Review of Split the Crow in the Journal Eleven, Eleven

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My thanks to Eleven, Eleven and reviewer Sabrina Barreto for the close read and this generous review of Split the Crow.

 

SPLIT THE CROW, BY SARAH SOUSA
Parlor Press, 2015
84 pp.

Reviewed by Sabrina Barreto

I’m swallowing a story
that ends with blood-stained snow.
I know how this looks.
It appears to be true.

So begins Sarah Sousa’s second volume of poetry, Split the Crow. The opening poem, “Her Moods Caused Owls,” serves as an immediate sine qua non of the book: history, and the individual human stories at its core, is not an issue of fallacy and truth. History is a matter of accountability, and stories are accumulated moments that pivot into cornerstones.

Just as history braids the threads of human lives, so Sousa gathers multiple voices into a chorus that rages and laments. Her chorus is a mingling of Native Americans and European colonizers, speaking initially from the Contact Period in 1600s New England, then traversing Midwest in the early 1900s. The brutality and subjugation that are mentioned as abstracts in American history textbooks return to their breathing, bleeding bodies in Sousa’s hands.

All are culpable, and it is Sousa’s unflinching stance toward her personae that gives her lyric-narratives power. In Part I, which features several accounts of archaeological observation, she excavates the burial grounds and personal effects of children, denoting how objects like the “left forepaw of a bear” (8) and a medicine pouch “Small as a tablespoon” (18) carry their emotional heft: “Sometimes love is expressed with a stone / heavier than what lies beneath it” (8).

Among interred bodies, foreign voices soon rise. The recurrent “Remove” poems, written from the perspective of captive Mary Rowlandson, provide visceral insight into the terrors experienced by settlers’ families seized and marched in raids: “Nine days on my knees. I leave / jelly-red bowls in the snow when I stand” (13). In her trademark forte, Sousa’s images subvert tenderness with violence: “I watched the goodwife, heavy with child, / stop and have a game of ring-a-roses / played with hatchets on her skull” (20).

But the most horrifying voices belong to the men who condemn: Puritan missionaries. Roger Williams’ hypocrisy appears first, succeeded by John Eliot’s pseudo-Algonquin Bible and his suggestive translation that “cleave is both / cut and cling to” (26), then cemented with a Christianized native’s confession “Satan makes me homesick… Reverend, I believe Satan is easier / with me” (29).

In comparison, the most captivating voices belong to liminal women: the native midwife complicit in infanticide, the native mother who bears a colonizer’s “mottled” stillborn (25), and, in Part II, a slave adopted by the Cherokee as “a gift given”(45) juxtaposed with a slave impregnated by a native and rejected by his tribe.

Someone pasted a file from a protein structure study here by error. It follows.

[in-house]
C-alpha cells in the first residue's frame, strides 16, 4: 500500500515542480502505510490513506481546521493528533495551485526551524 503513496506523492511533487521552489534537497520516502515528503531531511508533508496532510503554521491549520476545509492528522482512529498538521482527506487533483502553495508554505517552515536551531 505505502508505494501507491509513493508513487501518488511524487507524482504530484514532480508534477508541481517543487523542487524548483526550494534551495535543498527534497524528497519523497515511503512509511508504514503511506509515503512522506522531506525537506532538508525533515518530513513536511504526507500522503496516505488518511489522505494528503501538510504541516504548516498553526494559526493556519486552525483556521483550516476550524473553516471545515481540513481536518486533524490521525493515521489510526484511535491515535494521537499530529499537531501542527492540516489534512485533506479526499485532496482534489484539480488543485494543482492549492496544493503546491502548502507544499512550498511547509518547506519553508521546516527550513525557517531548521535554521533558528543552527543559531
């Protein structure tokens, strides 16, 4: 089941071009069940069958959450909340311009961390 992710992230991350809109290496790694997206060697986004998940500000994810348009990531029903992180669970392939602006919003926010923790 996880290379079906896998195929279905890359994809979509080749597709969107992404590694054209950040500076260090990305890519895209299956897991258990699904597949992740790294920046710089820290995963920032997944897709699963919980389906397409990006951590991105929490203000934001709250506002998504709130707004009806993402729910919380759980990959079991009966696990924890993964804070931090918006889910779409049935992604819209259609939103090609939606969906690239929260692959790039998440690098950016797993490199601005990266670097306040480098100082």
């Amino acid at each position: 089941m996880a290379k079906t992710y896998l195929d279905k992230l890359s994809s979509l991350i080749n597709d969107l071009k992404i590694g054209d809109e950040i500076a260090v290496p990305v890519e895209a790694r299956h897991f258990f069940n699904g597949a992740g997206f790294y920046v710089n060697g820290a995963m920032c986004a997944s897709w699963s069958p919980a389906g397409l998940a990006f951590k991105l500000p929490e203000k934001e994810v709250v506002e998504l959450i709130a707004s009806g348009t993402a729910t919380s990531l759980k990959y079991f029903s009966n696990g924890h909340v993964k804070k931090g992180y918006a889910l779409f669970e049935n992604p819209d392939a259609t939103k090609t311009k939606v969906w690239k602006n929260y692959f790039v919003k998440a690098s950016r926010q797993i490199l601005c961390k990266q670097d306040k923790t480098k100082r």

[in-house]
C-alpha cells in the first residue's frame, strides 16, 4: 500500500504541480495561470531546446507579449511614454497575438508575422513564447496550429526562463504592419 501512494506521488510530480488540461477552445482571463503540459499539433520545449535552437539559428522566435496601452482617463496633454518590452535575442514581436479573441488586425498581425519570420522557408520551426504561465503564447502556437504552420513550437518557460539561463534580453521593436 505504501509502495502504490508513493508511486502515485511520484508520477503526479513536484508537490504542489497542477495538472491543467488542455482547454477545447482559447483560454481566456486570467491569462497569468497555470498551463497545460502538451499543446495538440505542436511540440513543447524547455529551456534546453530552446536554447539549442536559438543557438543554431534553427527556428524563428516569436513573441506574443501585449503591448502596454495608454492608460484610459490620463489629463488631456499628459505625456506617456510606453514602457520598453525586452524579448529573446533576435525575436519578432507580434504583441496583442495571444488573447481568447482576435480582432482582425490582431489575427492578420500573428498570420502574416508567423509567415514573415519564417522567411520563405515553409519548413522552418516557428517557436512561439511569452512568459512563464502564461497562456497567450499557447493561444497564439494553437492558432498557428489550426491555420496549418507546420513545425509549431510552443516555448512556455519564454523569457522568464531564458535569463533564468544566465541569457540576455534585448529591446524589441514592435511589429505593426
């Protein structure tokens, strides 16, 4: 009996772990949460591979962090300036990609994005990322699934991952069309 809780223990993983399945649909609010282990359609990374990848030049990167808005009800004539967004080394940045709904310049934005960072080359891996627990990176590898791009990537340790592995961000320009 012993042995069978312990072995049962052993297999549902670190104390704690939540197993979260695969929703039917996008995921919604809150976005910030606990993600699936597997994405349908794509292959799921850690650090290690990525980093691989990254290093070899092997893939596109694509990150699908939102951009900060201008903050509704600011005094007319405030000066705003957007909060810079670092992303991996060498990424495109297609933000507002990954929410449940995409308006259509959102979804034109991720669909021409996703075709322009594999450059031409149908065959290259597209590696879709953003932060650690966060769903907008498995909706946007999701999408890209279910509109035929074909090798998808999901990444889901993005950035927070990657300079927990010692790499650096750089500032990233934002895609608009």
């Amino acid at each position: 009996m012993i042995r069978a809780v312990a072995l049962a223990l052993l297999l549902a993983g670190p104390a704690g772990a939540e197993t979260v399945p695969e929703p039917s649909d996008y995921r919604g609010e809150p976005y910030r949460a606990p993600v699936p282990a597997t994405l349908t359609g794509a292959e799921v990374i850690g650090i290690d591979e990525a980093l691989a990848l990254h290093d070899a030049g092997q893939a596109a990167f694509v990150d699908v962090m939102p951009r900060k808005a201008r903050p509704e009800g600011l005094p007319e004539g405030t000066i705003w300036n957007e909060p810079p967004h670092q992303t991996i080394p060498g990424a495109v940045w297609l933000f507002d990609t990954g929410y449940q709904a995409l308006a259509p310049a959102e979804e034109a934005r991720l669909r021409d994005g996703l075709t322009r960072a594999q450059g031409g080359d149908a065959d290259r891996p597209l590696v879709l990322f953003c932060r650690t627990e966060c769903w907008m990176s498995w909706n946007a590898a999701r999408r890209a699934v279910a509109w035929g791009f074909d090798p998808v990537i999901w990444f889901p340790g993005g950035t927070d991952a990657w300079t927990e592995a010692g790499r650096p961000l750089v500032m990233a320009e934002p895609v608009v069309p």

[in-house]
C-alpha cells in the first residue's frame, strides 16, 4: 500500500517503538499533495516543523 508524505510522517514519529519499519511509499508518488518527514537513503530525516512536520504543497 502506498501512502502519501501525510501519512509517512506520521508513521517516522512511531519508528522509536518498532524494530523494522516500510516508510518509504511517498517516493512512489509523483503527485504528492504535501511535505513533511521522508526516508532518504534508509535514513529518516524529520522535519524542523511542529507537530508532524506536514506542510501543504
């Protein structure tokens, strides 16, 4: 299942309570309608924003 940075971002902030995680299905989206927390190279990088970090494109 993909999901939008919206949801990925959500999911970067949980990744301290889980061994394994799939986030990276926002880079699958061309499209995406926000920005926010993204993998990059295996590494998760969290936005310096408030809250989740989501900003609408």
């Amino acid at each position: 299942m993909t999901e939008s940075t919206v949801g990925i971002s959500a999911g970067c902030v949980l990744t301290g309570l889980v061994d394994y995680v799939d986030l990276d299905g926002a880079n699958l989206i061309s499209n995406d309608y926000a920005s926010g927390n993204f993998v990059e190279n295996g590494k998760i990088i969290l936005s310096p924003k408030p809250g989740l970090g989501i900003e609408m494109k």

If Part I of Split the Crow was the Civil War, then Part II would be the Reconstruction. While the first half delves into decimation, the second half deals in “Survival and Other Skills” (56). No longer driven towards death, Native Americans live in death’s presence: the asphyxiation of their way of life. In response, tribal elders gather the living and ghosts alike, while they are caricatured against the “clever cowboy” in the “Indian Exhibit” (53) and their children are “Renamed at Boarding School” (54), where “Speaking Kiowa could get a boy thrown / across the room, collar bone snapped” (55).

Yet, in a longing for past rituals, there is more space for warmth in Part II: a “Courtship scene drawn on an envelope” (39), a lacemaker’s hodgepodge scrapbook of remedies and censuses, and daughters who still “cut hair, make light biscuits” (56) like their grandmothers. Sousa explores how memory is processed and contained not only in the body, but moreover through tradition – traditions that she draws upon from her female forbears in poetry.

In particular, there are four poets that inform Sousa’s work. There is Dickinson, with her crystalline diction, and Bishop, with her quiet details and narrative sequencing, but there is especially Plath and Glück. Sousa shares Glück’s sharpened sensitivity and intense adaptation of persona, and creates incantations reminiscent of the “Vesper” / “Matin” poems in Iris. Like Plath, Sousa streamlines fury, harnesses “quick and liquid” (26) sounds, and accentuates the energy of death, with a strong sense of fracture.

Split the Crow is a book that wrenches and haunts, “dark / and sweet as a raven’s wing” (19). In excavating the remains of a past life and culture’s lifeblood, Sousa’s reaffirms indigenous force, if not authority: “Sad because extinct but still / possessing mythical teeth, legs, claws” (6). History doesn’t slumber – it is couched in shadow, waiting to emerge from dust.

 

 

Sabrina Barreto is a Bay Area wordsmith and MFA Poetry candidate at California College of the Arts in San Francisco. She is currently the International Editor and Poetry Coordinator of literary journal Eleven Eleven. She has received the Academy of American Poets Tamara Verga Prize, two consecutive Ina Coolbrith Memorial Poetry Prizes, and two Shipsey Poetry Prizes. Her work has appeared in The Bohemian, the Sigma Tau Delta Rectangle, the Santa Clara Review, and explore Journal.